So it is only after Antonia so graciously agreed to take a power of attorney to our storage space and rummaging through all our shit and finding the original document that is needed for pick up and sending this to another friend in Berlin. All the while she actually had to get ready to go to a trade show in Paris the next day.

Then our other friend Hagen, who is quite possibly the busiest person in the Berlin tech space, actually agreed to pick up my passport from the damned TLScontact and ship it back to Denpasar. It is because of friends like these that I will not be stuck in Indonesia forever. I picked up my passport today and I am the happiest girl in the world (with a brand spanking new visa!)

 

And these are the Seven Principles of Nusa Penida. Lest we forget.

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Bright Blue Nusa Lembongan: A Nomad Travel Diary Update

I initially downloaded the Indonesia Meteorological and Climatological app to keep an eye on Tsunami warnings. But a few days before our boat trip to Nusa Lembongan, the island next-door to Bali, I was borderline obsessed with checking the Bali strait swell forecast. After a particularly rough crossing to Cozumel on our honeymoon, we have some light ferry trauma. And the stretch of sea in between Bali and Nusa Lembongan was marked bright red, labeled ‘rough’, with 1 – 4 meter swells. Great.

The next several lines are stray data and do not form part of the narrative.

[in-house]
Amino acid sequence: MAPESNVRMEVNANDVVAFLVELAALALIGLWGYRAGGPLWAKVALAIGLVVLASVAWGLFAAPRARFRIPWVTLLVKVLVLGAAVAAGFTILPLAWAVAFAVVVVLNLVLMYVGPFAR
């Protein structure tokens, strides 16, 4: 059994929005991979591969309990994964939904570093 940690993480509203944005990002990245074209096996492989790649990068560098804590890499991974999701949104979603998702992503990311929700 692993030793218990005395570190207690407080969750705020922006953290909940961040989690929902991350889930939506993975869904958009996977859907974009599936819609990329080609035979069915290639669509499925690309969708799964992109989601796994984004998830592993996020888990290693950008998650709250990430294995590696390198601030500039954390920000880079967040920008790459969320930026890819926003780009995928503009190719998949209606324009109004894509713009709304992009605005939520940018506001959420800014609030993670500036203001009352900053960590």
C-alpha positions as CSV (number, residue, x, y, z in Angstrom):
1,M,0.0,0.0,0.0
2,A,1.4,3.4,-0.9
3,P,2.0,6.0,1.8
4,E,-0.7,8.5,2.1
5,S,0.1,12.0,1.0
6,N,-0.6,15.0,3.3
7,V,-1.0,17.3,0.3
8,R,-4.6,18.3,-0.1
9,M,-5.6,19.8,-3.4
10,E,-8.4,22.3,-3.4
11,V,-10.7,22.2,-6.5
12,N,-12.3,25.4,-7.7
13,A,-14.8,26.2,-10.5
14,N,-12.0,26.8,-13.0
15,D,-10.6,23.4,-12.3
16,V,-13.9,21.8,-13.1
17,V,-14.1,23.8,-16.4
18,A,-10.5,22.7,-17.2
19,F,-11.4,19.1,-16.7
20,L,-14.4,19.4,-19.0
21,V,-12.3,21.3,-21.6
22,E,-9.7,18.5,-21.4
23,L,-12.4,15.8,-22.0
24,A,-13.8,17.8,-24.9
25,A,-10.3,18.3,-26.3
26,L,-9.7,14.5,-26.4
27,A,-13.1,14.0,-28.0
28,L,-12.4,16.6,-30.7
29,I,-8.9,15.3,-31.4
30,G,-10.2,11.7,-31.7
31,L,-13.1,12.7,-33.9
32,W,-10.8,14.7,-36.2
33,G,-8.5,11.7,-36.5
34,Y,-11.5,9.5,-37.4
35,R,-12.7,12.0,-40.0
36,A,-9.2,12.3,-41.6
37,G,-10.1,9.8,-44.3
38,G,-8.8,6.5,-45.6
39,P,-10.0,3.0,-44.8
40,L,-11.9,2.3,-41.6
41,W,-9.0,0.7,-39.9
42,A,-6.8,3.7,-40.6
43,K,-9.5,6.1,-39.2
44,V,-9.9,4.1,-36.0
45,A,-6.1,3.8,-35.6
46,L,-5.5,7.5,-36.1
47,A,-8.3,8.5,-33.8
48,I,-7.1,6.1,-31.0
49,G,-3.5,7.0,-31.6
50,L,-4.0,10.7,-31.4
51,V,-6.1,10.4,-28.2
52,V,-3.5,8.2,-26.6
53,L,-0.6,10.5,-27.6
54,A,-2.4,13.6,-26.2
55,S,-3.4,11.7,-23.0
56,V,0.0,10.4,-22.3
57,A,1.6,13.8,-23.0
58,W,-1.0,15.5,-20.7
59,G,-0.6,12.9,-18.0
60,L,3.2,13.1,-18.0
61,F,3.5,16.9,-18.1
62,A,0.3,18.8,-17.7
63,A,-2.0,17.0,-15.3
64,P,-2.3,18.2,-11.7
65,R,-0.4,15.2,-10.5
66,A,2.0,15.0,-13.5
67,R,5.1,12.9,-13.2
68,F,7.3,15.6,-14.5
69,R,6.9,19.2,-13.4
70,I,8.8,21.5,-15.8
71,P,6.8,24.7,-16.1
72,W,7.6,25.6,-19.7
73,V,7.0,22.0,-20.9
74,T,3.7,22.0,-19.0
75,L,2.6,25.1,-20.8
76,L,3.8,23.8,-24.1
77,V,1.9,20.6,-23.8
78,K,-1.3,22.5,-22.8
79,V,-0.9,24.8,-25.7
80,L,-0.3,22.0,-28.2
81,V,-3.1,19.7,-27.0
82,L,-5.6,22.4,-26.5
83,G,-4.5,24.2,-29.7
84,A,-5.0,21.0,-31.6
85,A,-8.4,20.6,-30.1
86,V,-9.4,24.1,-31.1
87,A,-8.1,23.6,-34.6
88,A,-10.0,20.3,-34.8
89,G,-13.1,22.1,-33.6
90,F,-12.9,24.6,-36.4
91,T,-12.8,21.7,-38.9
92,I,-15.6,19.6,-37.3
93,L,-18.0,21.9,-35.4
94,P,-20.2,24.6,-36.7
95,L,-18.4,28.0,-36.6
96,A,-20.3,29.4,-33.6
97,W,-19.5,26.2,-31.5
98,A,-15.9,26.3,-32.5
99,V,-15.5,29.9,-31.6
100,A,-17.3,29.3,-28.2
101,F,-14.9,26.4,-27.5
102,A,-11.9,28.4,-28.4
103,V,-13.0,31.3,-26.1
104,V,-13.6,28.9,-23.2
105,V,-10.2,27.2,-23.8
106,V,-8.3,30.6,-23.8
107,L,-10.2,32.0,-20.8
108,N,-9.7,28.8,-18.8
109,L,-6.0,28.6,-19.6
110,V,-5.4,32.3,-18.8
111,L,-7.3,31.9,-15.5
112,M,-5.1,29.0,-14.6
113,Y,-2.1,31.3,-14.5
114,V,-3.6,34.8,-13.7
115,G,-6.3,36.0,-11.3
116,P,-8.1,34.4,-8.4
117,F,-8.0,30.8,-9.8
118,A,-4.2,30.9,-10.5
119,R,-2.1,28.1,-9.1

So two hours after I made us drink what I only later realised was drowsy motion sickness meds (sorry for drugging you, Joel!), we waded into the water and heaved our backpacks onto our fast boat to Nusa Lembongan. A quick thirty minutes of motion-sickness hell and it’ll be over, we figured. Five or six songs max, or half a podcast.

In the end it was totally fine. I got used to the boat slamming after the swells, which weren’t so bad anyways. That’s the secret, I guess: Expect worse, you’ll love it!